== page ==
Updated: Nov 19, 2019
Using your bicycle's motion to generate electricity is an age-old concept that harkens back to the 1800s. These products, known as dynamos, were invented to power bike lights. Cyclists have recently converted these generators into power sources for their USB devices, such as smartphones and cameras, only to be met with a dreadful user experience. Here's why:
1. Volatile Output
Bicycle motion is never constant. Because bicycle power output is directly correlated to a bike's movement, a dynamo's electrical output is also never consistent.
During the dynamo's inception, this unstable electricity resulted in bike lights that flickered while riding. However, the effect is much more severe today. Modern electronics, such as smartphones, require stable power output. Otherwise, riders are met with annoying on-and-off charging states or, worse, fried devices. Dynamos must pair with USB electronics, purchased separately, to combat this issue. However, these products are costly ($100+) and have efficiency losses of 60%+.
2. Power v. Speed
A cyclist's average speed is 12 mph. Most dynamos are designed to produce ~3W (watts) of power at that speed. Why 3W? European regulations determine that dynamo bike lights are to be standardized 2.4W, front and .6W, rear, adding to a total of 3W. While it is possible to produce up to 6W in some cases, these power levels are quite low for most electronics. For context, most smartphones, such as the iPhone 11 Pro, ship with an 18W charger in the box. It isn't uncommon for a dynamo to take nine hours to charge a smartphone running navigation. Would you put up with that sacrifice? Most do not...
Common online reviews of dynamos
Moreover, cyclists want to power multiple devices at once, such as a phone + light or camera + GPS. Ultimately, the 3W power standard of most dynamos quickly becomes limited, and arguably useless, when used to power anything but simple light bulbs.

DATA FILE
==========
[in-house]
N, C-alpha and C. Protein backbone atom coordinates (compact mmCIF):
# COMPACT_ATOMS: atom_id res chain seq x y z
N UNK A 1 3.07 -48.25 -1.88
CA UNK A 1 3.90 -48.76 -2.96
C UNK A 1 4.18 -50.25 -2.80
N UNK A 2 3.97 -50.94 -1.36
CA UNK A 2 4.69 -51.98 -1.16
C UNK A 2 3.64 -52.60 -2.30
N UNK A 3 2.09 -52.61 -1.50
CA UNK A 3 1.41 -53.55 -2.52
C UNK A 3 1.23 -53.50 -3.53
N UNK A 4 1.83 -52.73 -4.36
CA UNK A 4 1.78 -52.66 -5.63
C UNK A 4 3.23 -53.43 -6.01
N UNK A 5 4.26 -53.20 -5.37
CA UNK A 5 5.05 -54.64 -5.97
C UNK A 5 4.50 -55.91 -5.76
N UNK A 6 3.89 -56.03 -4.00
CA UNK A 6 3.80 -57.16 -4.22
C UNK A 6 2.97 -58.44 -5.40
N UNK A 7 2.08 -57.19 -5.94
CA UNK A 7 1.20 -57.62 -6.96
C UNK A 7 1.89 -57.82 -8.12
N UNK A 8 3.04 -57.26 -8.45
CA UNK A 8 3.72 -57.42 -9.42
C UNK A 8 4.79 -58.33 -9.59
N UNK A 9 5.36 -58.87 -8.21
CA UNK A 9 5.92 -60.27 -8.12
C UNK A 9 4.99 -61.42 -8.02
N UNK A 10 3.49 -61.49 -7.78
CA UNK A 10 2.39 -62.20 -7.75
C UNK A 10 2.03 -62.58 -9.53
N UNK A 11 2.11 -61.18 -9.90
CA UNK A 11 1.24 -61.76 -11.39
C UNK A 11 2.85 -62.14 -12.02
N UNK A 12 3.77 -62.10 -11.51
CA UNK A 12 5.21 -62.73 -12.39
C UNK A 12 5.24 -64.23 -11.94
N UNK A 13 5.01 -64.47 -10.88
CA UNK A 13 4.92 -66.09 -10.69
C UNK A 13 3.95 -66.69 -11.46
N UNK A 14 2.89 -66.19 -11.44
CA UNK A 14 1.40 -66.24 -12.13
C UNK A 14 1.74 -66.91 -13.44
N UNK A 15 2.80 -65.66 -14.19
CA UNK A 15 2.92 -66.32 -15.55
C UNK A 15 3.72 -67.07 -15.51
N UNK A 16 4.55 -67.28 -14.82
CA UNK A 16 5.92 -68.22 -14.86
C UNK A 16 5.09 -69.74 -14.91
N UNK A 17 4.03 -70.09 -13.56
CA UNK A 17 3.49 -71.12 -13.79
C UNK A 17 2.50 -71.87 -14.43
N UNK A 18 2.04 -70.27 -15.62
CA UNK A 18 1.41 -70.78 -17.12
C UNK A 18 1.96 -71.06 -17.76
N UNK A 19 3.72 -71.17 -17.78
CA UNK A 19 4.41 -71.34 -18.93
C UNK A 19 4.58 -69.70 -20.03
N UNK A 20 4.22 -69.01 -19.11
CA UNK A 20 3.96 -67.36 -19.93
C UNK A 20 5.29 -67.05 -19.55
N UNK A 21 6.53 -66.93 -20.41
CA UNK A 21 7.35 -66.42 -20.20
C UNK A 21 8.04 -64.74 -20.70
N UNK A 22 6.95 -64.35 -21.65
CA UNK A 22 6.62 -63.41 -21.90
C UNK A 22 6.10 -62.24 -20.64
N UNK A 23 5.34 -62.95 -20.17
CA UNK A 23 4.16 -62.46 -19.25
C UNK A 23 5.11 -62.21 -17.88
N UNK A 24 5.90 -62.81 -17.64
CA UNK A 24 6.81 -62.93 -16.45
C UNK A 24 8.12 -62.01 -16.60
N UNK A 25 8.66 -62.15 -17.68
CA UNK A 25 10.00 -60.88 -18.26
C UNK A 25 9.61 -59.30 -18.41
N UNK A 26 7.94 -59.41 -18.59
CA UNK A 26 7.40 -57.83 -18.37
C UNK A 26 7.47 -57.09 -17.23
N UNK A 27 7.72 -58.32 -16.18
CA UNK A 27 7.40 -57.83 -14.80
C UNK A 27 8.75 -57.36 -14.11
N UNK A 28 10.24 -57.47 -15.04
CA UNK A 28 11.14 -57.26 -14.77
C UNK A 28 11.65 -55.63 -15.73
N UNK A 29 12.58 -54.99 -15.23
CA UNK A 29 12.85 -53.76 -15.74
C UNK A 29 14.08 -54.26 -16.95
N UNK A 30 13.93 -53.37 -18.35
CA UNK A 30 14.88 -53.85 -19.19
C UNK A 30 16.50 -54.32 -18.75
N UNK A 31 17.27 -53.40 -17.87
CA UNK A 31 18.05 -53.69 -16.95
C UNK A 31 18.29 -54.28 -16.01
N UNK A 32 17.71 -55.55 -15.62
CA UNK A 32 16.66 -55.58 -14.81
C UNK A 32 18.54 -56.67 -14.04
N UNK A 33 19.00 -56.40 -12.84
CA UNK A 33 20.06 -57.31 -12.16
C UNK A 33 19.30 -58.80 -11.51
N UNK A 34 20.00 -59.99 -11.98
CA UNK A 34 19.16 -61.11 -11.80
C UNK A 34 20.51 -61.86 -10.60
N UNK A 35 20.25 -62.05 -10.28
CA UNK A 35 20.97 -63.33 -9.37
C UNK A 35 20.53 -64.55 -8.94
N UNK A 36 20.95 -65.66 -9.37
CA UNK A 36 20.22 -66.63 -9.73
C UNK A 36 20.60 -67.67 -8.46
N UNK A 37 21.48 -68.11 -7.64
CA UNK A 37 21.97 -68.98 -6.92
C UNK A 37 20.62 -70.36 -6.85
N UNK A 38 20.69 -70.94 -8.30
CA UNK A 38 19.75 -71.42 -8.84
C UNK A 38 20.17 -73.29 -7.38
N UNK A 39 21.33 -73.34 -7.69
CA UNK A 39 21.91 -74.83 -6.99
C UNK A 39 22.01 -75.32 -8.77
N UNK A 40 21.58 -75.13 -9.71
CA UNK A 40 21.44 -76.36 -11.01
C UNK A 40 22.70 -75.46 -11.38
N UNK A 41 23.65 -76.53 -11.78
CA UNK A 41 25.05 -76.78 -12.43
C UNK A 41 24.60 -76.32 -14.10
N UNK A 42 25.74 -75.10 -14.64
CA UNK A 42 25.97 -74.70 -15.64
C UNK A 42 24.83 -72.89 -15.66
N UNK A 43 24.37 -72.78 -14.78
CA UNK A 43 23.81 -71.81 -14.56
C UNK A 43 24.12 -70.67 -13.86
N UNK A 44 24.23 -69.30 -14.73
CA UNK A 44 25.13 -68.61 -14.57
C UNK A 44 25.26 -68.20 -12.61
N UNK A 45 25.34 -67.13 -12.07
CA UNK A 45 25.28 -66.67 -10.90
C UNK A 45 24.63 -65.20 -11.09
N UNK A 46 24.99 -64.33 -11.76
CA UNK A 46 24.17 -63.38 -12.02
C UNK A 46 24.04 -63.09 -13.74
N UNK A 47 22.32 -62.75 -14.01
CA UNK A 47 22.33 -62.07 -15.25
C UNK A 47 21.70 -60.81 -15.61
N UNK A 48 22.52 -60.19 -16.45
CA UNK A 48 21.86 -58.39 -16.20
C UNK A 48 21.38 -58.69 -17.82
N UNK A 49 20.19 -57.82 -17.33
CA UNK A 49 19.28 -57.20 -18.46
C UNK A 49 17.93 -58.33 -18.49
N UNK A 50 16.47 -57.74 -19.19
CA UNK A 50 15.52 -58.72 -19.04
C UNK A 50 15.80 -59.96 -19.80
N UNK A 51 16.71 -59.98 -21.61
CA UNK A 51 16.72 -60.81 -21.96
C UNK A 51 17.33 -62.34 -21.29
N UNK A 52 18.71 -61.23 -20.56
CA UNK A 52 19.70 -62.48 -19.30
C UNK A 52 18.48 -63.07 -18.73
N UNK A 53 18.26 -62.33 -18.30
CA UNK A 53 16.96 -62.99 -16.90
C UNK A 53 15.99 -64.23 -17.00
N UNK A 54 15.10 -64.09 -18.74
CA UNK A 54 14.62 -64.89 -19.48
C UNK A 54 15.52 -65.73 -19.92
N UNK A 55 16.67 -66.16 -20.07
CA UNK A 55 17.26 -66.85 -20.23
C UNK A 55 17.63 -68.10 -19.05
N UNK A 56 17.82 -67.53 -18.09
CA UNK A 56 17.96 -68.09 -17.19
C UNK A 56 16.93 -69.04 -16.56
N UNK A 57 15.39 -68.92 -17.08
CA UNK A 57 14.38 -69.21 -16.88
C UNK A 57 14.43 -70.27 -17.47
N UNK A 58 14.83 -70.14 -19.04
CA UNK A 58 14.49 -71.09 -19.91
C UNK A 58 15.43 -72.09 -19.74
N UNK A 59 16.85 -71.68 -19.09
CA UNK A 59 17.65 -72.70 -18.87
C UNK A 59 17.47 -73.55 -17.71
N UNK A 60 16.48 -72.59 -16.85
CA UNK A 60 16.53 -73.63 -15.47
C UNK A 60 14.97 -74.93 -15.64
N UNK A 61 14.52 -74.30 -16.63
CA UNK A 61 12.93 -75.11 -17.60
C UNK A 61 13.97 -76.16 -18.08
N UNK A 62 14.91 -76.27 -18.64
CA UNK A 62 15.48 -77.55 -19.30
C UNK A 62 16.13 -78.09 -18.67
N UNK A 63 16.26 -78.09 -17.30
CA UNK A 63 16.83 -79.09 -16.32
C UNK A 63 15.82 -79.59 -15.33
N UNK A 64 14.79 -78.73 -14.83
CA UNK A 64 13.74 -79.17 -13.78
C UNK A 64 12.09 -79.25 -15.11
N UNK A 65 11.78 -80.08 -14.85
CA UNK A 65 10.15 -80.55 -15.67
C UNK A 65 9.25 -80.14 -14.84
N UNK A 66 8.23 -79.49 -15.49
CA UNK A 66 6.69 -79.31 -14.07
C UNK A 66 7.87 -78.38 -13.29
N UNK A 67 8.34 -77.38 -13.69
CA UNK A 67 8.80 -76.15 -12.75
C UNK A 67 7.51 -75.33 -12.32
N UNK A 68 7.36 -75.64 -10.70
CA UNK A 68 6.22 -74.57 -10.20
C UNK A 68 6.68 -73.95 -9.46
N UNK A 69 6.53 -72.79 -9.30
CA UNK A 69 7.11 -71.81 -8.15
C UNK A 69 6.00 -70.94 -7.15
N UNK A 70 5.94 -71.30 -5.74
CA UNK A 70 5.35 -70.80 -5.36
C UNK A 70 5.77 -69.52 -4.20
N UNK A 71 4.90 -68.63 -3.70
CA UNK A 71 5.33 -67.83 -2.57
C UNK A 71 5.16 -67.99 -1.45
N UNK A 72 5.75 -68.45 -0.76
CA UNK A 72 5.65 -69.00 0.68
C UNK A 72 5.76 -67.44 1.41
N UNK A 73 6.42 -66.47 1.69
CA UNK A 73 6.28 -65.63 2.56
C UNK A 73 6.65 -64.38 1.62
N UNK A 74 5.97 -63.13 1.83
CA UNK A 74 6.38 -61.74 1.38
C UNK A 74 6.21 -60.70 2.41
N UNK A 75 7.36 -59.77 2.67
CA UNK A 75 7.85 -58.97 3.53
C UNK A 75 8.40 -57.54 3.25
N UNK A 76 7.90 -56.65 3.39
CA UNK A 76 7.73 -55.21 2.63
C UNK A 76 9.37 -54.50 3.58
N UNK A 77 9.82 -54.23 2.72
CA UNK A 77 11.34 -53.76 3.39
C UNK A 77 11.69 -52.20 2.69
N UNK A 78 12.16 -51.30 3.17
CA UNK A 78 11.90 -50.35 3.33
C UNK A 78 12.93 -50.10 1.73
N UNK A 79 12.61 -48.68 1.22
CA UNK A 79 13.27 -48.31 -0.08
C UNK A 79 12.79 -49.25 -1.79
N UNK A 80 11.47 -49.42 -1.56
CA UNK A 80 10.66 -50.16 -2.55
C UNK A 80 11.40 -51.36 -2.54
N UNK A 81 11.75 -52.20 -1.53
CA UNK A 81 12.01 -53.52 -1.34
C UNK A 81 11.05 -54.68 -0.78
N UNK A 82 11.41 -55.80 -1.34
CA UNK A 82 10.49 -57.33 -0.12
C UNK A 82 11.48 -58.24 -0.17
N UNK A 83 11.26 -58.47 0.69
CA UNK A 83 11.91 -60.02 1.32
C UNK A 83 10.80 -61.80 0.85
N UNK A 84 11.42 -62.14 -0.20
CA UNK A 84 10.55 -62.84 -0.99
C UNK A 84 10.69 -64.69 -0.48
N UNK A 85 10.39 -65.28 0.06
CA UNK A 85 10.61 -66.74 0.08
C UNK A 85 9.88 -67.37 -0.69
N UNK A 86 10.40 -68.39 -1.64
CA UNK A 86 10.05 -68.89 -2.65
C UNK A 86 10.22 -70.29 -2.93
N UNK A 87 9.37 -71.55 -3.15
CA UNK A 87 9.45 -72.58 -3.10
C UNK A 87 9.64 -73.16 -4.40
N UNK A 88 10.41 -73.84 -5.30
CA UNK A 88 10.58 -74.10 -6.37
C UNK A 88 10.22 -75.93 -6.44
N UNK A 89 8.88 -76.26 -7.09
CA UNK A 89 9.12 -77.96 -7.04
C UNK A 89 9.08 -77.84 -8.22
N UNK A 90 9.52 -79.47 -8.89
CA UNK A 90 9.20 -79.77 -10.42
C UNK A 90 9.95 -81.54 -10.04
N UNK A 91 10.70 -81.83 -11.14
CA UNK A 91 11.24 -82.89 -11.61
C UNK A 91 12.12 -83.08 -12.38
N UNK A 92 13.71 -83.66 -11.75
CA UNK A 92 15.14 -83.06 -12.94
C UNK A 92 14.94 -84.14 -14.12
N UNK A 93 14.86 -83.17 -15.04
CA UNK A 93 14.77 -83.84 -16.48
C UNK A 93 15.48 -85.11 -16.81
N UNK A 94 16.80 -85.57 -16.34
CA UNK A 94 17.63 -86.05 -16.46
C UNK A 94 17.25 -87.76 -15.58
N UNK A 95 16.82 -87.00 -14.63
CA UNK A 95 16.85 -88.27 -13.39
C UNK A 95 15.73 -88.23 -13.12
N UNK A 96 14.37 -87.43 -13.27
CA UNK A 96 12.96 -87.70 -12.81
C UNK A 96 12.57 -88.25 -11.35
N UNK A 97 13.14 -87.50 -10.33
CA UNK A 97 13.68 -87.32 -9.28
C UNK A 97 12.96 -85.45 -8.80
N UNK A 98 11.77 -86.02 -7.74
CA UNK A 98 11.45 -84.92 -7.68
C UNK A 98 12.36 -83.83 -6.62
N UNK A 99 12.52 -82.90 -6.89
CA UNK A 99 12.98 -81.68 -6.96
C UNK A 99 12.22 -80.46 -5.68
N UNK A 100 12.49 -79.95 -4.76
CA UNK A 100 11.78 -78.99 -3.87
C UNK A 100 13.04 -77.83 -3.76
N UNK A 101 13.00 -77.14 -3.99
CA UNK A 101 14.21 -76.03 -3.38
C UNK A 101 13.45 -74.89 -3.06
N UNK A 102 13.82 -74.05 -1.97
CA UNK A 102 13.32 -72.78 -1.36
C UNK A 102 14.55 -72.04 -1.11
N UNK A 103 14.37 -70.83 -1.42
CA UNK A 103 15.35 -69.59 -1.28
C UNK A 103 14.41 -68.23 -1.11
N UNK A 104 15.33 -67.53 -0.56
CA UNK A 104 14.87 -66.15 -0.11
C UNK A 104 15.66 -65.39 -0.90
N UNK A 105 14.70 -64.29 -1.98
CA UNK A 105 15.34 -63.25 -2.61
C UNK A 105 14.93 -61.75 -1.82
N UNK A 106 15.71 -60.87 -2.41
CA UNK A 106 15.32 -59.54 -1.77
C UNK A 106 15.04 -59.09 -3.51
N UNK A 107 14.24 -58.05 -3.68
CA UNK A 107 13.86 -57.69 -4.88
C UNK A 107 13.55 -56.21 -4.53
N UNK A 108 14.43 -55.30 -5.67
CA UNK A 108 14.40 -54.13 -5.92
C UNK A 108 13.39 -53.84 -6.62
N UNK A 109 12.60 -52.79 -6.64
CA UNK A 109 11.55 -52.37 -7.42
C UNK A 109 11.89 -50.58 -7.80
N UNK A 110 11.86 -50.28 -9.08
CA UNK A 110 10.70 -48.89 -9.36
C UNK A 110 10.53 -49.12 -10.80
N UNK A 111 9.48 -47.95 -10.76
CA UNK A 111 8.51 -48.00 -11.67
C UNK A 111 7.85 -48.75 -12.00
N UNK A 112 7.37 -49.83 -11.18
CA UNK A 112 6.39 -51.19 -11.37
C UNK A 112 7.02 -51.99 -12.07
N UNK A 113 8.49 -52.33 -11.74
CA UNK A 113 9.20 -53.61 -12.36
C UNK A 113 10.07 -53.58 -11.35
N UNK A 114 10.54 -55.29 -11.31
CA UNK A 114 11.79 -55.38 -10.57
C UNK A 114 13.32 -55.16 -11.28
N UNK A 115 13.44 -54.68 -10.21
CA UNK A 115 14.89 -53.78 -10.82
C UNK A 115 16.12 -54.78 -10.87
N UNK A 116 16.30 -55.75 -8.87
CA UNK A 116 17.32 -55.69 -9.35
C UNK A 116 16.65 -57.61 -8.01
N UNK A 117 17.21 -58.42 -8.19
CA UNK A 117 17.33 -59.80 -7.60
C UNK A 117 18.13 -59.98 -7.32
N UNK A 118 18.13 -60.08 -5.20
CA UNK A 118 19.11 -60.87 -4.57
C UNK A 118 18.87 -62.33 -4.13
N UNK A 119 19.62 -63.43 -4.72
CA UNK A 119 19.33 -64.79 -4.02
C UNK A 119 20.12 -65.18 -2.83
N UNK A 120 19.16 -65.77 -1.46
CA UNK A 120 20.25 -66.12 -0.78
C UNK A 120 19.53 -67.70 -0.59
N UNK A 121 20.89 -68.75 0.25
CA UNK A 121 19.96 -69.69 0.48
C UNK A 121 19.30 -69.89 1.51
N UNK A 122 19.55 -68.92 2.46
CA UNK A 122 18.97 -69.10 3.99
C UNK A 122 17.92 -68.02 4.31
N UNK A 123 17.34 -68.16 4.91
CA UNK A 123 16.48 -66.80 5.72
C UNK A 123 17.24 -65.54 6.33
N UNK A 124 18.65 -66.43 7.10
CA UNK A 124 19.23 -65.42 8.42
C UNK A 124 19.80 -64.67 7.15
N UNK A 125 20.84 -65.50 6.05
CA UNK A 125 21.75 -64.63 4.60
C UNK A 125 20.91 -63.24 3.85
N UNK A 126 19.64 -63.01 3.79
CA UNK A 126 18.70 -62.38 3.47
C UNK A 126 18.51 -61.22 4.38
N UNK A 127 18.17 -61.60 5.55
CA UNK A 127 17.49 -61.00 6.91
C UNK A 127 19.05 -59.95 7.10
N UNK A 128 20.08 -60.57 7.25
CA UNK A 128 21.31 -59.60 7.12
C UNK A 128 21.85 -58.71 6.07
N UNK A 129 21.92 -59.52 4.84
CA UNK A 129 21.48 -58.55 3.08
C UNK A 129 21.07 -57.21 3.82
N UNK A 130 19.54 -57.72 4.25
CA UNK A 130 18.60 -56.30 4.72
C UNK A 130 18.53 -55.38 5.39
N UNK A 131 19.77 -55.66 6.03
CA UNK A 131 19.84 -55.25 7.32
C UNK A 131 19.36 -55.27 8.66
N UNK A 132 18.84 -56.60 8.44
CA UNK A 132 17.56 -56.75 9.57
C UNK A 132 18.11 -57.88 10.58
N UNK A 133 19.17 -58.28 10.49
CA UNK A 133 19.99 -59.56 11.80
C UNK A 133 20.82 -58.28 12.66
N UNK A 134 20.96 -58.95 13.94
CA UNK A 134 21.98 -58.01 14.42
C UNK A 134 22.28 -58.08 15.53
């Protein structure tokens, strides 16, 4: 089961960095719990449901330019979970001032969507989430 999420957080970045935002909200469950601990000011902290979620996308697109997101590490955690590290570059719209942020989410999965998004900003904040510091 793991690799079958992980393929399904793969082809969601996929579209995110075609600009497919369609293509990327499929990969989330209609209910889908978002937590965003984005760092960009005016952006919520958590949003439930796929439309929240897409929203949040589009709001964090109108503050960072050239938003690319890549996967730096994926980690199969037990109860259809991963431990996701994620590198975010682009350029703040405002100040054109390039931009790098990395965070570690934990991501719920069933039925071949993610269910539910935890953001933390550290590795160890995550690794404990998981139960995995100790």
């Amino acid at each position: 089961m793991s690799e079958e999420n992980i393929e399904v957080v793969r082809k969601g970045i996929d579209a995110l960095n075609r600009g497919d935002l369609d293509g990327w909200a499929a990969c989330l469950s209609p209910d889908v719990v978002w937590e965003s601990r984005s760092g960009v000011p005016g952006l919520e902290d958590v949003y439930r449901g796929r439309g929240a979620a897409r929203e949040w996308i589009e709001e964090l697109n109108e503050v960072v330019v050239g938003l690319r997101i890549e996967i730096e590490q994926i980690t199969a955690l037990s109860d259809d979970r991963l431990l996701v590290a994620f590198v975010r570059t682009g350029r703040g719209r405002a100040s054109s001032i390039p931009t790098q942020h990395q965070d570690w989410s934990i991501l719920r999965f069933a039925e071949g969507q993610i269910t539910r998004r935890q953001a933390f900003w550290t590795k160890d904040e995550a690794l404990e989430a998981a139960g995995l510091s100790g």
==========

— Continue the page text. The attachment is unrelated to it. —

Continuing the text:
3. Confusing and Overwhelming Choices
The purchase of a dynamo system is an intensive do-it-yourself (DIY) process from start-to-finish. First, one has to choose their generator of choice. There are two dynamo generator types: bottle and hub. Bottle-based dynamos run off a bicycle's wheel and tend to be lower cost. However, they have poor build quality. Hub-based systems are more popular and integrate within a wheel's center hub. A relatively good hub can easily cost north of $300. These systems require extensive wheel re-builds that cost time and money (re-builds run about $100 at bike shops) on top of a hub generator's relatively higher price-point.
Next, a cyclist has to choose their electronics to pair with their dynamo. Most dynamos and electronics need to be cross-shopped to verify compatibility, with the electronics adding an additional $100-200 to the system. Moreover, some electronics have questionable safety standards, such as frequently turning on-and-off and overcharging devices.
Dynamo Lighting Assembly (Source)
Finally, the rider has to assemble all the pieces. Do you know how to solder? How long does it take for you to re-build a bicycle wheel? How about wiring cables through your handlebar stem? These are questions that almost all dynamo users must answer during installation. Browsing forums, articles, and Facebook groups are common practices to troubleshoot dynamo setups. But after the installation is all said and done, riders are still left with a costly bicycle power system that produces little electricity, provides a poor user experience, and is difficult to remove.
The Modern Alternative
Dynamos were designed at a time where dull lights were the most advanced technology one could add to their bicycle. However, today's smartphones, GPS navigators, cameras, modern lighting, and other devices used on bikes require a new power source. So we made a solution.
The Bicycle Power Source
CadenceX is a bicycle accessory that converts your bike's motion into stable and consistent electricity to power your smartphone and other USB devices. While CadenceX looks similar to some dynamos, it can't be any more different.
CadenceX's patent-pending electronics produce stable electricity no matter your riding speed, ensuring your devices get the safe power that they need. Moreover, CadenceX's custom-designed generator emits 15-20W of power at traditional riding speeds, allowing you to power multiple devices at once, such as charging a smartphone and bike light.
CadenceX makes bike power easy by pairing its generator and electronics together in an all-in-one package that installs on most bikes in minutes. Better yet, this all costs less than half of the leading dynamo systems on the market. Call it the "dynamo of the future" or "dynamo 2.0", CadenceX is a modern solution for today's cyclists. All we did is just make the bicycle power source the market has been waiting for.